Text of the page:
14 July 1917– Supply and demand

Shortly after the withdrawal of 46 Squadron on 10 July 1917 for home defence, Major-General Trenchard was informed by the War Office that 24 Sopwith Camels promised to him for the re-equipment of a two-seater Sopwith squadron, and four DH4s for another squadron, would be diverted to Home Defence squadrons. There had been no hint of this in previous discussions and so Trenchard brought the
matter to the notice of Sir Douglas Haig.

The Commander-in-Chief wrote to Sir William Robertson today to complain:

“A serious reduction has been made at the last moment in the supply of aircraft on which I was counting for my operations. I have no information as to the authority on which such an important decision has been arrived at, and I have only learnt of it through these communications, addressed by a Directorate to a General Officer under my command, who has brought them to my notice. You will appreciate, without explanation from me, the unsatisfactory nature of such a method of procedure, and still more the seriousness of my being deprived suddenly and unexpectedly, at the present juncture, of forces on which I was counting to carry through an offensive of such great importance, the preparations for which have reached such an advanced stage that no alteration or modification can now be made without grave disadvantage.”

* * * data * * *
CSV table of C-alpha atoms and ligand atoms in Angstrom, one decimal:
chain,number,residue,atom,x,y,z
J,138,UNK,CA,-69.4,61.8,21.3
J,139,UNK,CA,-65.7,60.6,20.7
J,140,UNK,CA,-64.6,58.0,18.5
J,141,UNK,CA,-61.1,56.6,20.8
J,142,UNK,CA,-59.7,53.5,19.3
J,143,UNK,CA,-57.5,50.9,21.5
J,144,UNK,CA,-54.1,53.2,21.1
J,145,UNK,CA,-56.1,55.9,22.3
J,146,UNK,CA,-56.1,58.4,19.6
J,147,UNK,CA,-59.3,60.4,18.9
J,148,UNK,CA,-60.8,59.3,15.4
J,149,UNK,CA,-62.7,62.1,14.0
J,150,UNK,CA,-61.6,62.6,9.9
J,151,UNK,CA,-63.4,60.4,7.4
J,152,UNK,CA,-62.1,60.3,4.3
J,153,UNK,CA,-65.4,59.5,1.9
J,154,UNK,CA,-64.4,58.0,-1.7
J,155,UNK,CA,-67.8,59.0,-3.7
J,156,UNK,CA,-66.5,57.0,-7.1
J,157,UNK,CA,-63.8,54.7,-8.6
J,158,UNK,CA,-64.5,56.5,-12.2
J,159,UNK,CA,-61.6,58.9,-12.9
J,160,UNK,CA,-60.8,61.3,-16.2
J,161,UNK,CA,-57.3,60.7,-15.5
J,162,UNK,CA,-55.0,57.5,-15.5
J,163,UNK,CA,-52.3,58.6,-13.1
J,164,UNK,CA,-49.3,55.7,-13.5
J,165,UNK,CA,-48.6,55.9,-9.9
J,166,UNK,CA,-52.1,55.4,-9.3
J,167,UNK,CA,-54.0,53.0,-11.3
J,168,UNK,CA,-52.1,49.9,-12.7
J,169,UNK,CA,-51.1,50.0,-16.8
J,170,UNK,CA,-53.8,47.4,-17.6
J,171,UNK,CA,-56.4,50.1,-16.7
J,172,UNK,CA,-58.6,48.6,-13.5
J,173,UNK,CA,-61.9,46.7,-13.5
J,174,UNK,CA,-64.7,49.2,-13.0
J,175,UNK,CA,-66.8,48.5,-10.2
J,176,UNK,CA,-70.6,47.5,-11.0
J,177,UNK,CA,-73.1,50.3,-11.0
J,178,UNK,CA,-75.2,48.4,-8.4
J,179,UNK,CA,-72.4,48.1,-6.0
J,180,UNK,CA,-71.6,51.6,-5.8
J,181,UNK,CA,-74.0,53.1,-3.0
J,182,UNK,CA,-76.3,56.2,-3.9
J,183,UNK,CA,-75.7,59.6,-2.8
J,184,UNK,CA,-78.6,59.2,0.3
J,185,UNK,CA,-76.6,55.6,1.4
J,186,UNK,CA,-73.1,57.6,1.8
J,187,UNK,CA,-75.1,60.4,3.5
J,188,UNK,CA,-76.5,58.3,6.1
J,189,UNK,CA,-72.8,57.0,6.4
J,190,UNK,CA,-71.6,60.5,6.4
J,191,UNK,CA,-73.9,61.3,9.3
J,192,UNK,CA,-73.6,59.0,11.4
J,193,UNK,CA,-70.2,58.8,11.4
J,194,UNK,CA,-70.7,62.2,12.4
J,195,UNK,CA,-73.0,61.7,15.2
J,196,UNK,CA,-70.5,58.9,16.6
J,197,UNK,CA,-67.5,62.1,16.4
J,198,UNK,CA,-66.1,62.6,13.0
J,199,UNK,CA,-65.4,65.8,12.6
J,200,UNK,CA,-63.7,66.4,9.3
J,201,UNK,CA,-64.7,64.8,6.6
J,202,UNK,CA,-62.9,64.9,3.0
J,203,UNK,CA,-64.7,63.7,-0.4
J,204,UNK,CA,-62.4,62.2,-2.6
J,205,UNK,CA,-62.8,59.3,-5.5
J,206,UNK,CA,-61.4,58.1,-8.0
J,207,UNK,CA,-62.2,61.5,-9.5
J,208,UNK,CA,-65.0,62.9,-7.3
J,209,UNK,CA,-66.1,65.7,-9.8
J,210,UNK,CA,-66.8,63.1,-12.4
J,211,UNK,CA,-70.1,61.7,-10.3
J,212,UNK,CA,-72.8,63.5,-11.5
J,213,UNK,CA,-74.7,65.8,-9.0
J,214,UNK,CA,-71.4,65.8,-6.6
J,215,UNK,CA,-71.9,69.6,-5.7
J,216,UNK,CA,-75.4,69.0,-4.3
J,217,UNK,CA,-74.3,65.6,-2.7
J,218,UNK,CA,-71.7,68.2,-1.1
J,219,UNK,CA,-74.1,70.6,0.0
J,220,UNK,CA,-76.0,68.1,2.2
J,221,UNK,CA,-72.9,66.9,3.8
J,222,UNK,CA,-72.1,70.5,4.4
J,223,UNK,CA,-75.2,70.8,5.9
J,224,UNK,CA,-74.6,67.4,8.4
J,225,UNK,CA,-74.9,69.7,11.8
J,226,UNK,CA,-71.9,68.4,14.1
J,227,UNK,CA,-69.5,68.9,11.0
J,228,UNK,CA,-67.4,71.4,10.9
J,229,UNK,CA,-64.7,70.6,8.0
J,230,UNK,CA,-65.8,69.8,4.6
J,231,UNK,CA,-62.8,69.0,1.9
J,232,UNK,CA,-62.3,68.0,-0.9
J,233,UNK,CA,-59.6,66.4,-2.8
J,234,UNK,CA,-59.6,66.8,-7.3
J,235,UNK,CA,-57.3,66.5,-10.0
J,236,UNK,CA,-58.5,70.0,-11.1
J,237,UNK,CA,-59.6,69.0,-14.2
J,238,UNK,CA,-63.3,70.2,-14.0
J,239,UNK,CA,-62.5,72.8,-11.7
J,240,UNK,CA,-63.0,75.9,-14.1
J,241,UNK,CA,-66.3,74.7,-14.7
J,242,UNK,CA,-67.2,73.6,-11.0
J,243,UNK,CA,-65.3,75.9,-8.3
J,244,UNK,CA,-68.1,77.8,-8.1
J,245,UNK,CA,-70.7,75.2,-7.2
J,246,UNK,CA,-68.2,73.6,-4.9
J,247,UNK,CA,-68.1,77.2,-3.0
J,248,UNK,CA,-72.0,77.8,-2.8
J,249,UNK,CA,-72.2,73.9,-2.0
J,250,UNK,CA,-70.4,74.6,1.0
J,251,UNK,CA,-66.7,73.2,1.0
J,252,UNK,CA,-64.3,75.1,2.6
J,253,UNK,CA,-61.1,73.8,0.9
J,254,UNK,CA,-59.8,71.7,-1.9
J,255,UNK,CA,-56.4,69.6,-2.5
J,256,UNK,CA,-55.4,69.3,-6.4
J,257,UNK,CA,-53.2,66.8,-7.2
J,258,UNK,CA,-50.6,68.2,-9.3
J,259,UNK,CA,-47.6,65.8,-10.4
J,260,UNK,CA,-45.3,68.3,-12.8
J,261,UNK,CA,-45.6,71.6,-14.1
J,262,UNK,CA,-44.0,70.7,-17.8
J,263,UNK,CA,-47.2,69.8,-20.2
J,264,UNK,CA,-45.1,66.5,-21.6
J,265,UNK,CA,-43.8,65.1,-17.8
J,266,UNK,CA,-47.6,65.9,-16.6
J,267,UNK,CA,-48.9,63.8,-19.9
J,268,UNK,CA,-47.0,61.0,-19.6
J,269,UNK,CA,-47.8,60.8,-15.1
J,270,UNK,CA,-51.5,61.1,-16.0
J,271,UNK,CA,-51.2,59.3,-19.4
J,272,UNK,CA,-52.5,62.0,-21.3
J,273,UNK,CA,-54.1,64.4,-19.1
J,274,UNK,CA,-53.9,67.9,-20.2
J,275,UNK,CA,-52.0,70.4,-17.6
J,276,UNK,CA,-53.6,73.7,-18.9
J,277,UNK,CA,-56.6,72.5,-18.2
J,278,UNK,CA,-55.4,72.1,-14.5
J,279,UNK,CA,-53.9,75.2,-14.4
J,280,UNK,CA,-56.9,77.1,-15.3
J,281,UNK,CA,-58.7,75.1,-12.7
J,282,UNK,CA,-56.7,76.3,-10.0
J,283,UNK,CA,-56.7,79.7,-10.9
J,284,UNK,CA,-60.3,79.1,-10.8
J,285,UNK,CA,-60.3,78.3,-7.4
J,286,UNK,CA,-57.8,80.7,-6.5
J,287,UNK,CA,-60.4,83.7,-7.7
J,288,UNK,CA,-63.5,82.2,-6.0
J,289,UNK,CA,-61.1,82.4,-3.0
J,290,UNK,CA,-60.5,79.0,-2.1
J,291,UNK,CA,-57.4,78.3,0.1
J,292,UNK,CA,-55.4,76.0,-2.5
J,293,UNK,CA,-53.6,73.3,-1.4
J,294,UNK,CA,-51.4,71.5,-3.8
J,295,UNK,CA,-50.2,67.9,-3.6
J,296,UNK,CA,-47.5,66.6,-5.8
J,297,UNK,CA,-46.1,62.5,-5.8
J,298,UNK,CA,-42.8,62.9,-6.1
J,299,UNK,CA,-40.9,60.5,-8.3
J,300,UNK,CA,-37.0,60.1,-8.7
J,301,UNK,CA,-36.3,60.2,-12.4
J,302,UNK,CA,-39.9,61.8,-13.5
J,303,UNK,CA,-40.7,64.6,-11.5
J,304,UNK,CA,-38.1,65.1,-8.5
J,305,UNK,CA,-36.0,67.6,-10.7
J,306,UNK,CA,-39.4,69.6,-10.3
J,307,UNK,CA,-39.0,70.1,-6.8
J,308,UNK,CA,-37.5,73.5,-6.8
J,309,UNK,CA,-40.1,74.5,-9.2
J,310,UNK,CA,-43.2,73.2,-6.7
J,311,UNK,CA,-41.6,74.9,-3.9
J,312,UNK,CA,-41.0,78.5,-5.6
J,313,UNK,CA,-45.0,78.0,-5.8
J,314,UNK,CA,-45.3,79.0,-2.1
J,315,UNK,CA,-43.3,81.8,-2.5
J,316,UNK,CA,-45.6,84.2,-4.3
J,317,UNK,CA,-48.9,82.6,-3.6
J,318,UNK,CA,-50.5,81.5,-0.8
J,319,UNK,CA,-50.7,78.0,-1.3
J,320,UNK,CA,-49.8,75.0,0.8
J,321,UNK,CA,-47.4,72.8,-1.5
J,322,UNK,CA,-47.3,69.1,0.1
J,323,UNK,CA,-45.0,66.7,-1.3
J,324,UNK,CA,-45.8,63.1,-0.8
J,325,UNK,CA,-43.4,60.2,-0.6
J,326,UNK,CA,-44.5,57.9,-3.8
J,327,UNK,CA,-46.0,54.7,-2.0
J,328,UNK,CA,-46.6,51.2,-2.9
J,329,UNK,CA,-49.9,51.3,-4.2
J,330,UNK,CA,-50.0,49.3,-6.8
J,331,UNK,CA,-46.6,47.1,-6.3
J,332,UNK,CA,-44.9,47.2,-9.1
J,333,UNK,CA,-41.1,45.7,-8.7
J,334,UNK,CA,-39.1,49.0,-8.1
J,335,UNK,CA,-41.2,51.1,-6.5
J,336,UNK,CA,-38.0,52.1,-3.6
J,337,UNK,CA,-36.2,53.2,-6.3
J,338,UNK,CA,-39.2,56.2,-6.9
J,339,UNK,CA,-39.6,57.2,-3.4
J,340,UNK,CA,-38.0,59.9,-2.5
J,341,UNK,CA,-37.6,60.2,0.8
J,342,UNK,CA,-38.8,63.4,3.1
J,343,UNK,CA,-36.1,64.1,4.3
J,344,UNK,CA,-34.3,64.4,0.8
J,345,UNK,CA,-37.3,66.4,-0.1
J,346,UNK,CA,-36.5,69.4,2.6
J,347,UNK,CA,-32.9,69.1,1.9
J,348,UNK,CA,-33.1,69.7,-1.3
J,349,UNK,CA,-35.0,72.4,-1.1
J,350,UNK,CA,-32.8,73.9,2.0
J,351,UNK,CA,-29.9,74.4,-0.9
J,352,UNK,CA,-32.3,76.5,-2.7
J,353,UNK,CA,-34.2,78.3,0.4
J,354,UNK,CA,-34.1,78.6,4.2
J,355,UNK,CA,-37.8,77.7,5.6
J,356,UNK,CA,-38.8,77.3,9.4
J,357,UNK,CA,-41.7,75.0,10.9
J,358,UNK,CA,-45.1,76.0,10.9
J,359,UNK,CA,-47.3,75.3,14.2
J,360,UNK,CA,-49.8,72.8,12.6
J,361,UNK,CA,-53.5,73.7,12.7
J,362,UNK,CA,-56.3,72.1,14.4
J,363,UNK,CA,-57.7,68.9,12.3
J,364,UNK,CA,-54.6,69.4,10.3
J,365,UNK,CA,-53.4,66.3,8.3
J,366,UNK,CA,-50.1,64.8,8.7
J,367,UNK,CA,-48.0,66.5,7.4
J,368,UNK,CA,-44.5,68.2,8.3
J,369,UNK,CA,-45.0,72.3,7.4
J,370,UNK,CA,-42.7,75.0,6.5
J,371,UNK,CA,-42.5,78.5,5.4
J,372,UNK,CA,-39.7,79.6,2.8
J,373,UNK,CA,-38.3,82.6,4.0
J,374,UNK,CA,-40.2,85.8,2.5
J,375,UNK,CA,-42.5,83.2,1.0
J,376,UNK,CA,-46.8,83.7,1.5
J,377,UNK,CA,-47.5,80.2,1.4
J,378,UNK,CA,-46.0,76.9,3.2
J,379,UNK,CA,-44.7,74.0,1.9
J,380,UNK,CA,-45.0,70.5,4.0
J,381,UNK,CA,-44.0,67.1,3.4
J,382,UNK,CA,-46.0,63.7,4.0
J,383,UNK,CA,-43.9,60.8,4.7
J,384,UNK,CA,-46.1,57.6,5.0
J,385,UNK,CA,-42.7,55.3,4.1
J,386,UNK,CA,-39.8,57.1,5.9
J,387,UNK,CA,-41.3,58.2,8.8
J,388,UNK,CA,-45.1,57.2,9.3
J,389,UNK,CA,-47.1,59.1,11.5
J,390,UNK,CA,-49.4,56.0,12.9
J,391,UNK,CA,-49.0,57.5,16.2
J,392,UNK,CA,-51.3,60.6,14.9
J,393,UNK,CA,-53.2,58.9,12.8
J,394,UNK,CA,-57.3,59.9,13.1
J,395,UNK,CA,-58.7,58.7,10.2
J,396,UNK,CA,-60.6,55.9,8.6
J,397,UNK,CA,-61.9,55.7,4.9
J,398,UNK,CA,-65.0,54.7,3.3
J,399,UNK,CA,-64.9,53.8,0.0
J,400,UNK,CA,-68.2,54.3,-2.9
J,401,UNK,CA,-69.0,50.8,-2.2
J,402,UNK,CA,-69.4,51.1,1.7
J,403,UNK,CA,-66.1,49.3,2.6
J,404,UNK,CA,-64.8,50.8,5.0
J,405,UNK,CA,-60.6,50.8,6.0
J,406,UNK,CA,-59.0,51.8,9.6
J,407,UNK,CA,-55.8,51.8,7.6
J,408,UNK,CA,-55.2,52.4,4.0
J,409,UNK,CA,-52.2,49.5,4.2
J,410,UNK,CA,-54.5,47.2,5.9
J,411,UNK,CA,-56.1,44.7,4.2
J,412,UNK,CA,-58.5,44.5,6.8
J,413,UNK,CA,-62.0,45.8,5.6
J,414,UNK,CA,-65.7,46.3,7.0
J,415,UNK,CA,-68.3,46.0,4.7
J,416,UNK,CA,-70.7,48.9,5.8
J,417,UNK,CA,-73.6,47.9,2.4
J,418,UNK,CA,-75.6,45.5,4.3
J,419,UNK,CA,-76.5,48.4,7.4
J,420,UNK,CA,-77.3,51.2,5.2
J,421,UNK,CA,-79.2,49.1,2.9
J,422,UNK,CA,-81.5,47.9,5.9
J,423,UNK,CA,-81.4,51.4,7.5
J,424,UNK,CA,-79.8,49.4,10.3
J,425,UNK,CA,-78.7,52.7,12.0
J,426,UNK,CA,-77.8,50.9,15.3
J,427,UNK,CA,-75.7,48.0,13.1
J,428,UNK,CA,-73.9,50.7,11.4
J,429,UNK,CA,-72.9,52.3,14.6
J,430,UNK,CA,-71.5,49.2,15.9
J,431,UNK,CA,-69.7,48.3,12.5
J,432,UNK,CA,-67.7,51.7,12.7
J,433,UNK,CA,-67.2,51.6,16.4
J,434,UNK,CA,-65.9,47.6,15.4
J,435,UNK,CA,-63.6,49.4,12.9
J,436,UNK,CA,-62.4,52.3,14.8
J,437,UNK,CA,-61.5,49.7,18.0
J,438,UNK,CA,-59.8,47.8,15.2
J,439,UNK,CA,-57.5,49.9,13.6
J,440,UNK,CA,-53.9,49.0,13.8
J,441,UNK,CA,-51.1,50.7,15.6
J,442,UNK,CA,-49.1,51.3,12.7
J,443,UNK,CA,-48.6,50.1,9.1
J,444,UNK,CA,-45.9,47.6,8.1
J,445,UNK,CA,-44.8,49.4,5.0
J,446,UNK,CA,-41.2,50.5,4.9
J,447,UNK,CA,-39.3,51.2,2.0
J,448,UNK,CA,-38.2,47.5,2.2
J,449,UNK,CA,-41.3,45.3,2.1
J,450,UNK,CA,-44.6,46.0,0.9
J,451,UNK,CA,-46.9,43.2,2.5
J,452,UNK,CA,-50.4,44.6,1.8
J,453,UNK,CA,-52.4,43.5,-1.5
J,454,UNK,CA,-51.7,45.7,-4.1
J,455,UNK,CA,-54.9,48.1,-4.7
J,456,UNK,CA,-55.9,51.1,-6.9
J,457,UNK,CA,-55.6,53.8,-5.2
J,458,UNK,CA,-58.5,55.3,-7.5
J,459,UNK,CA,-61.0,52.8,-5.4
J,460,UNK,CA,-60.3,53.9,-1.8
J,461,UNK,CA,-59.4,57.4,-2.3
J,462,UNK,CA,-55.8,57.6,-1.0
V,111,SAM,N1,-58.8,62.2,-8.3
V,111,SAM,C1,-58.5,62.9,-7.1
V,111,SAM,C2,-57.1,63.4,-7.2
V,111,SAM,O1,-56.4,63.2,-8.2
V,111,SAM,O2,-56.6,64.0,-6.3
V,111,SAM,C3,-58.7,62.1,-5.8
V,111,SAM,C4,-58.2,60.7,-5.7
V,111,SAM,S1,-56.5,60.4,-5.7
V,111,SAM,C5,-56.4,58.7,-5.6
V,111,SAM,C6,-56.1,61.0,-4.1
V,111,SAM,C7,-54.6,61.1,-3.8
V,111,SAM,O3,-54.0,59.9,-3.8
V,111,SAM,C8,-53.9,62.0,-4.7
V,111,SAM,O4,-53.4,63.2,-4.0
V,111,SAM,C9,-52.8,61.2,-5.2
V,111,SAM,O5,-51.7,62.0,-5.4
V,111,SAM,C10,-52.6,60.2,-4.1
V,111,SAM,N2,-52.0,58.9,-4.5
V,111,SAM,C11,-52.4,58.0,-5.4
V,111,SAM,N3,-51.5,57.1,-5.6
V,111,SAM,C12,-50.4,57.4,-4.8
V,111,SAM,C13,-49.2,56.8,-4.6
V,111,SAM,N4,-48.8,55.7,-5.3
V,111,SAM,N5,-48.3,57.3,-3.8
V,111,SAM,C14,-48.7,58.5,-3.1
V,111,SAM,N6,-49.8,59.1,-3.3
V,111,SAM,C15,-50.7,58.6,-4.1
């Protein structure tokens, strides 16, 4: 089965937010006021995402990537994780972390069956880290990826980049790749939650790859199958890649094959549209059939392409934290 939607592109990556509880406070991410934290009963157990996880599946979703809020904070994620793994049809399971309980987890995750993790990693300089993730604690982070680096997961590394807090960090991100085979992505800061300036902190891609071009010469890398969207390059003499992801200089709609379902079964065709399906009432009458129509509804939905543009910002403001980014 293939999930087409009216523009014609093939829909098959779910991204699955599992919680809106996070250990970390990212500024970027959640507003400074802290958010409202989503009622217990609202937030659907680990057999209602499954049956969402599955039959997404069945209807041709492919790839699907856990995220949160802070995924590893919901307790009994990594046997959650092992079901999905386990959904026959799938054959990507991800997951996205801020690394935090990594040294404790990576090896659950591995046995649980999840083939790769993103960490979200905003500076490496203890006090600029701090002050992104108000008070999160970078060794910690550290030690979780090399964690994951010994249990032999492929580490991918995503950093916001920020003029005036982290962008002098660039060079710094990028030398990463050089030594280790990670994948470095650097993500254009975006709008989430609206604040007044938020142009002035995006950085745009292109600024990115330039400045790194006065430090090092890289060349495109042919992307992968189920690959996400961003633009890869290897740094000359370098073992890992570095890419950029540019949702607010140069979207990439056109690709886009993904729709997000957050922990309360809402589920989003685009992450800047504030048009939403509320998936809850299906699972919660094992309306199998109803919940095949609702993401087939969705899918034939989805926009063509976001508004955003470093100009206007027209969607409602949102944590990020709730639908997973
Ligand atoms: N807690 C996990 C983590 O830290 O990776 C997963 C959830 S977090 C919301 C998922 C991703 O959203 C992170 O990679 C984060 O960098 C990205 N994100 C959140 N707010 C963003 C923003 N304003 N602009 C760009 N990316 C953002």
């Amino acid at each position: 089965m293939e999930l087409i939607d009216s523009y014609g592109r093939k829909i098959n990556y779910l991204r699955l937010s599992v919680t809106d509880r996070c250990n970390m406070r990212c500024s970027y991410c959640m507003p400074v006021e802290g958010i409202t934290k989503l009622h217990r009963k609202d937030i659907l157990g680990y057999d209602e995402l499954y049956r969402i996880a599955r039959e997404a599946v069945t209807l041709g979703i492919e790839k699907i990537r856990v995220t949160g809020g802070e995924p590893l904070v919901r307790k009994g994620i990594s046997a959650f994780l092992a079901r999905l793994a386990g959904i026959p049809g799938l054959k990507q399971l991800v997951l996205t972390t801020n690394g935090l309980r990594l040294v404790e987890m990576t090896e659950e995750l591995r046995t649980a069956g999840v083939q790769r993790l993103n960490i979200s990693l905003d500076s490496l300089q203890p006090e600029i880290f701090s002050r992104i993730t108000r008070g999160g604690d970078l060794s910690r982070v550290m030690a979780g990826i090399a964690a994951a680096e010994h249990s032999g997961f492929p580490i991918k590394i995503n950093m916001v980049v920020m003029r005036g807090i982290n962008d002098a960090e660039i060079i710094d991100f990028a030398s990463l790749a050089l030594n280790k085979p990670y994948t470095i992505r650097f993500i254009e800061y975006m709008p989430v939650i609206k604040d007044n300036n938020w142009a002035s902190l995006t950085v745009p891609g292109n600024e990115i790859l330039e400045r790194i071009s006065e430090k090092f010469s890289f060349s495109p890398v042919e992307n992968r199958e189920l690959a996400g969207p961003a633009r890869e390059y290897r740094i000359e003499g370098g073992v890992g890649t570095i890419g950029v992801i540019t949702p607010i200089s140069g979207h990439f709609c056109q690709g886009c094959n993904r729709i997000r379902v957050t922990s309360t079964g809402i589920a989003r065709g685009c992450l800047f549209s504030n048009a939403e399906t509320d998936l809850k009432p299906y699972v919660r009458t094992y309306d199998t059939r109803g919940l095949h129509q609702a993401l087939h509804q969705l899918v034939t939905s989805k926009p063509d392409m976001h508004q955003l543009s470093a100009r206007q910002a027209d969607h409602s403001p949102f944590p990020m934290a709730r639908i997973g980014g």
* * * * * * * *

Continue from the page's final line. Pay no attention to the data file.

The War Office replied that the diversion of aircraft for home defence resulted from a War Cabinet decision, and there the matter was allowed to rest.

The consternation at these changes show the wider impact of the German raids. It only took the occasional raid to stir public opinion sufficiently that a significant number of aircraft and personnel were tied up in home defence where they would be mostly inactive unless the enemy actually made a raid.

The real military consequence was the diversion, at a critical time, of significant air strength from France to England. In the longer run however the attacks raised the possibility that a nation might be forced to sue for peace through an air offensive against its most important centres.

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